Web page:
A song from Modest Mouse begins with these lyrics: “I was in heaven – I was in hell – Believe in neither – But fear them as well.” Subtract the claim of having been to both and just consider the claim, “I believe in neither heaven nor hell, but I fear them.” Further, suppose someone asserts this with the utmost sincerity. Is there anything strange about that assertion? Is it at all like “Moore’s Paradox”: “It’s raining but I don’t believe it.” ?
A person sincerely making the claim about fearing heaven and hell seems to be saying that X doesn’t exist but I fear X. Perhaps that is not strange after all, since we fear things that don’t exist yet, e.g., the last moments of life as we are dying, and things that may never exist, e.g., getting fired from our jobs, going bankrupt, etc. But while those things are feared and do not exist, they are believed to exist in the future (or it is believed that they will exist) or believed to be possibilities. But presumably anyone who doesn’t believe in heaven or hell doesn’t believe that they will come to exist or that they are possibilities in the same way that losing one’s job is a possibility.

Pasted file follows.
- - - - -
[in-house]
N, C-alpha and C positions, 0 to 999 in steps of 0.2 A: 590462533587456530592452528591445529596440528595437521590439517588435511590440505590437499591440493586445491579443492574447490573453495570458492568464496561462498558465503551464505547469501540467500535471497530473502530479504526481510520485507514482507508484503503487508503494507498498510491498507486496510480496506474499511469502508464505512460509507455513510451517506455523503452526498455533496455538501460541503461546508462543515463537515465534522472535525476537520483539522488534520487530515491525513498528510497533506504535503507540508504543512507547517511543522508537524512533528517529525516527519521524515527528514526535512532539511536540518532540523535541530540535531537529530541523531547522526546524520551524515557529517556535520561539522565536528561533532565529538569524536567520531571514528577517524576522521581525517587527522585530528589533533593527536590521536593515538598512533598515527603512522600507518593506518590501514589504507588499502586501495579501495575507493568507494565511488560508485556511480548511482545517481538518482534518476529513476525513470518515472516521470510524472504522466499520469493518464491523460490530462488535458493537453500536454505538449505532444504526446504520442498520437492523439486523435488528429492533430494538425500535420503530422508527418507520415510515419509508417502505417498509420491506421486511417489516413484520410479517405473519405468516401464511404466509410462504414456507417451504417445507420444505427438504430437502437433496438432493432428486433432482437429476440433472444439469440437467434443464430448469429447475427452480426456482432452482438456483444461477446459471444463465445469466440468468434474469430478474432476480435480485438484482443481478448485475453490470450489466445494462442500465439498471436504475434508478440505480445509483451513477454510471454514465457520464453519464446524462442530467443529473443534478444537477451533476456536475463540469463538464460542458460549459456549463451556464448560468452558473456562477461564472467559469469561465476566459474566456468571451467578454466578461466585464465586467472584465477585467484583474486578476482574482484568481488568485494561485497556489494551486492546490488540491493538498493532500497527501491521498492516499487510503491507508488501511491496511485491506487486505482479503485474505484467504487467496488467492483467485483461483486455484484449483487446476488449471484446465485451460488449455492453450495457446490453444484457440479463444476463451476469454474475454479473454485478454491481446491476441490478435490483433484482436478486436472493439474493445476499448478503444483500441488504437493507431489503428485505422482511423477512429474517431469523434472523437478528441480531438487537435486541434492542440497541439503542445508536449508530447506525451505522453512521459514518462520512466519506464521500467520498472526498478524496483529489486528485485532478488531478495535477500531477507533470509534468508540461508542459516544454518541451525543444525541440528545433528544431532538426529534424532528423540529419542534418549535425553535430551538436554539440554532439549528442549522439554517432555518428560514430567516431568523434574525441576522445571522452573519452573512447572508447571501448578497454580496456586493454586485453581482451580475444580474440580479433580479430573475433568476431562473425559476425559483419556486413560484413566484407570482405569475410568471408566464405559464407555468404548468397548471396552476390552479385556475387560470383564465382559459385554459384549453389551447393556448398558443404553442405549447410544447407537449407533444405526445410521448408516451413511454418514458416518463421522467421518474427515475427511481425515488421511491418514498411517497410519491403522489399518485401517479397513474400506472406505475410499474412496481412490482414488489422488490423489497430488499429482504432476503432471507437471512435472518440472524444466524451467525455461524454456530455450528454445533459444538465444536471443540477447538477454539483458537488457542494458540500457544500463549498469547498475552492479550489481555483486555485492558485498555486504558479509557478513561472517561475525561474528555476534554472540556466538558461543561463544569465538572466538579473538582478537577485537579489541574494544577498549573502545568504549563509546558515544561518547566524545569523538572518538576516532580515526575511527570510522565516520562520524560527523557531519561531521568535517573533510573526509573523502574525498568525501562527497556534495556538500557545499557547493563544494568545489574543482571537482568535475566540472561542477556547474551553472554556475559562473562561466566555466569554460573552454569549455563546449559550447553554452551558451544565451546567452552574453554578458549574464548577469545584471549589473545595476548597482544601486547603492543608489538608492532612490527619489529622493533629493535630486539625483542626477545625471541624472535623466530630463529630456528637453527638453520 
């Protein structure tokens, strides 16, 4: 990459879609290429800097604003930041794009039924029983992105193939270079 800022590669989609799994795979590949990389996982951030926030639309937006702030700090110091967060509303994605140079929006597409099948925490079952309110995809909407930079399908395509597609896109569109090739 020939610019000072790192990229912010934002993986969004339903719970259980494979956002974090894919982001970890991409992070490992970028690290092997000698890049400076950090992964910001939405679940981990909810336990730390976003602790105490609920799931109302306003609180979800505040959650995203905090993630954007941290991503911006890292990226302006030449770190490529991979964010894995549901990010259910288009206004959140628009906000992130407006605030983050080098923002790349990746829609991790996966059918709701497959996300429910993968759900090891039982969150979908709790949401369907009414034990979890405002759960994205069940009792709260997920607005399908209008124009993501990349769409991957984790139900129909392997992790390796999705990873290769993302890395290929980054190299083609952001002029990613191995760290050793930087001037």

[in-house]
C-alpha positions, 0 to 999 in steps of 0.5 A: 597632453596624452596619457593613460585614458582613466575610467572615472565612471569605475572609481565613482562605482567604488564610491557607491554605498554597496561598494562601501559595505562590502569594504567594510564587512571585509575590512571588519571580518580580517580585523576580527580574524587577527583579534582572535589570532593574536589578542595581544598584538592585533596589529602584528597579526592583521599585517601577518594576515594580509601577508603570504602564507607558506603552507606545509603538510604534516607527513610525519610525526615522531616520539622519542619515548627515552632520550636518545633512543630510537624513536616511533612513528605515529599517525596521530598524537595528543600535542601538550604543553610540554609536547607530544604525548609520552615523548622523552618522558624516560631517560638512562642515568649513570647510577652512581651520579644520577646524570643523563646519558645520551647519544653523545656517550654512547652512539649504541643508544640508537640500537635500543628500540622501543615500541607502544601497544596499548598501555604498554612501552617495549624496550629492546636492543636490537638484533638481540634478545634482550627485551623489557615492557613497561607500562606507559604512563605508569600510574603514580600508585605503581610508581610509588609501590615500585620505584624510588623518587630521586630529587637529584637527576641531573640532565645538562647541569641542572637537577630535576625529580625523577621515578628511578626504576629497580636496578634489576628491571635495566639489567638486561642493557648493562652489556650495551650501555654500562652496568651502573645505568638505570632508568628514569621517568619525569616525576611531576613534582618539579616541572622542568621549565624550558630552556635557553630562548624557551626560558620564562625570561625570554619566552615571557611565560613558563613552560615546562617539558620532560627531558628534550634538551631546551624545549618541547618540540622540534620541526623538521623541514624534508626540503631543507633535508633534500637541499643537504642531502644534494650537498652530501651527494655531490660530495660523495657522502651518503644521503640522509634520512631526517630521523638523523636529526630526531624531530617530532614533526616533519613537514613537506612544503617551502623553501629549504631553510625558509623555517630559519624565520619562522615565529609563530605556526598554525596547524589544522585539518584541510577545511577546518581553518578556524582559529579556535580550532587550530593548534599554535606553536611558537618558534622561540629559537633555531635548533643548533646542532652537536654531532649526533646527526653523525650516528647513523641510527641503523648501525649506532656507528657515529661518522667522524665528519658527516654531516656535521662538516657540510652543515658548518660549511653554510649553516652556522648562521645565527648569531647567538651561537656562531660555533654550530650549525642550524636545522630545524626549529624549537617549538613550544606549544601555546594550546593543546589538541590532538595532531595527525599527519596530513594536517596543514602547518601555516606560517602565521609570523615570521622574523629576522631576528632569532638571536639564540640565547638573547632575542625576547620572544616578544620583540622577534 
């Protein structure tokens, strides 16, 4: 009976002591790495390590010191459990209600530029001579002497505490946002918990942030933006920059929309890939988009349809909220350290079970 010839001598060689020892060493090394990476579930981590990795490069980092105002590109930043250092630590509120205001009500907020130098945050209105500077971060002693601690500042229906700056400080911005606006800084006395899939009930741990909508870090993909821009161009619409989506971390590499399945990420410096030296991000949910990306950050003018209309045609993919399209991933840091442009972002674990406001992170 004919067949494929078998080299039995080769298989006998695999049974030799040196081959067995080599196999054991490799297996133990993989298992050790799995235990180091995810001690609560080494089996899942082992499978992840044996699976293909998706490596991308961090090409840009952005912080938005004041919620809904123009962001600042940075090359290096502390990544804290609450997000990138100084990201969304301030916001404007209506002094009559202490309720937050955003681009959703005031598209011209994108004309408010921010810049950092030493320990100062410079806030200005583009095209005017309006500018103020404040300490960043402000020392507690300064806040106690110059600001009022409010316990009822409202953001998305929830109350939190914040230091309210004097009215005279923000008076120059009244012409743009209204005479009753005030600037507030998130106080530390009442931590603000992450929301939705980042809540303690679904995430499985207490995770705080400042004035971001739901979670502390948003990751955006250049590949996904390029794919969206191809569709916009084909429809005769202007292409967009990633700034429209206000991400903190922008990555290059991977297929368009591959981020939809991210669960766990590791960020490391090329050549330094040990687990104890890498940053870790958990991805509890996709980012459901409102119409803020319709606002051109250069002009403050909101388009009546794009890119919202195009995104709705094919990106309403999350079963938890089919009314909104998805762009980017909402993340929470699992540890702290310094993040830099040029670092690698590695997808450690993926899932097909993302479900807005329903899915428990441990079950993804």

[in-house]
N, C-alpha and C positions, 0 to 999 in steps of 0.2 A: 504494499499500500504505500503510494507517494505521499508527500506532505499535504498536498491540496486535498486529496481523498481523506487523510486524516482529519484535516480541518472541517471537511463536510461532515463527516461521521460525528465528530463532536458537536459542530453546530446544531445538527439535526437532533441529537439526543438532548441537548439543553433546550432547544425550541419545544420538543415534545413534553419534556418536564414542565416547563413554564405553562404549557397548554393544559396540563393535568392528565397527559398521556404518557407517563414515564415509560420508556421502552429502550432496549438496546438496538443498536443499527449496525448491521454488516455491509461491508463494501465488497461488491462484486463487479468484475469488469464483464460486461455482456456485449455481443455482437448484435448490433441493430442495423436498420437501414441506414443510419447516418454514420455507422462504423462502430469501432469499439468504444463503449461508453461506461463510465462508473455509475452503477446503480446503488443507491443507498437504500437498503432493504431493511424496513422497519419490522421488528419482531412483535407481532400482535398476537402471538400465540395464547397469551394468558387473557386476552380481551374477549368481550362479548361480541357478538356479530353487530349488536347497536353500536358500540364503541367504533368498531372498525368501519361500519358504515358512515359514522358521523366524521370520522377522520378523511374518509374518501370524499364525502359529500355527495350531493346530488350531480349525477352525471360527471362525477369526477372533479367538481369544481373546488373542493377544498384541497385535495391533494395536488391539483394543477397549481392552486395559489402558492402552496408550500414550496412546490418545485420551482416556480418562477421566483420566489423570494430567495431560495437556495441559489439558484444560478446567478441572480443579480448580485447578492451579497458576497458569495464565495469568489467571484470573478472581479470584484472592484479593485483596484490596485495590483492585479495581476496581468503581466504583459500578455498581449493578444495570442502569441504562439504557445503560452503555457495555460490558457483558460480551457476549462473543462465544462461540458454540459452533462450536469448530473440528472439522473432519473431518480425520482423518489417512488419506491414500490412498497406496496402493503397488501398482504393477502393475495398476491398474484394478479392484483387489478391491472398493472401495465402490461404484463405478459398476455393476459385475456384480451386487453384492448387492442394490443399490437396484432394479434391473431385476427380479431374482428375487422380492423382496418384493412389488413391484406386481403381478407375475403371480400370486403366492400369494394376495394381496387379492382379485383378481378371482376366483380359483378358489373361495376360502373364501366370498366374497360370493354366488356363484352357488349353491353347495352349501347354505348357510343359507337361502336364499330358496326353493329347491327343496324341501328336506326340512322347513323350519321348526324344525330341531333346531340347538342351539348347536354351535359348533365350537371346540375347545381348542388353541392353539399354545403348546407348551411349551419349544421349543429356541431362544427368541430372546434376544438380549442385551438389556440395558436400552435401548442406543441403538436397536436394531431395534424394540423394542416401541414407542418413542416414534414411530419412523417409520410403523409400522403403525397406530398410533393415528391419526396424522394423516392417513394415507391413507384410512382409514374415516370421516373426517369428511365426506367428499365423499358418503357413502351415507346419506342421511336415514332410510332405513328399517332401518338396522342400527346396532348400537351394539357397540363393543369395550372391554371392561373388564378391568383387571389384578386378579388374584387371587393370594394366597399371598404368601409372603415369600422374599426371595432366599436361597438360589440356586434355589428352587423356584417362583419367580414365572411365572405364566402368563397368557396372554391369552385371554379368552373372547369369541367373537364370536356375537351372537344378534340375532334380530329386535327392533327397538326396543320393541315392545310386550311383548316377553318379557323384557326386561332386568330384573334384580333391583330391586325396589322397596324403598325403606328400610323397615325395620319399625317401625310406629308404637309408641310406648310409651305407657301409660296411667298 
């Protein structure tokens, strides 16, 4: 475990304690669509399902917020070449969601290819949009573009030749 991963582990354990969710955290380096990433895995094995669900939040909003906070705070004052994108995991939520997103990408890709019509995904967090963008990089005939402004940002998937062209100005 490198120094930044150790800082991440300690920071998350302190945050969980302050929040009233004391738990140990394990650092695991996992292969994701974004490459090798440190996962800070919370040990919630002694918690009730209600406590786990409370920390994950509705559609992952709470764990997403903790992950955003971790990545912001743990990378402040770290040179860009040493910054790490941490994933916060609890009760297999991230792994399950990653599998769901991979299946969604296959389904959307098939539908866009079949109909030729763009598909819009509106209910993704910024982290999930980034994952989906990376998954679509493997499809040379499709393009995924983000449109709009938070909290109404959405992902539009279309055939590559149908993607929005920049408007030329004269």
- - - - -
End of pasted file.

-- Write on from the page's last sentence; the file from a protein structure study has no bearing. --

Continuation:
Perhaps one could not believe in heaven or hell, but fear them because one fears that one is wrong about there not being either. Insofar as one fears being wrong, one can fear that which one is wrong about.
But I wonder if we couldn’t approach it from another direction viz. looking at the ways in which one might believe in neither. That is, we can distinguish between a mere lack of belief in X and a “positive” disbelief in X. So a person who merely lacks belief in heaven and hell might sensibly fear them in a way that a person who holds a positive disbelief in them could not. I may be building something out of nothing here (or perhaps nothing out of something). But part of the joy of doing philosophy is to start wondering about something and see where it leads, even if it often leads nowhere.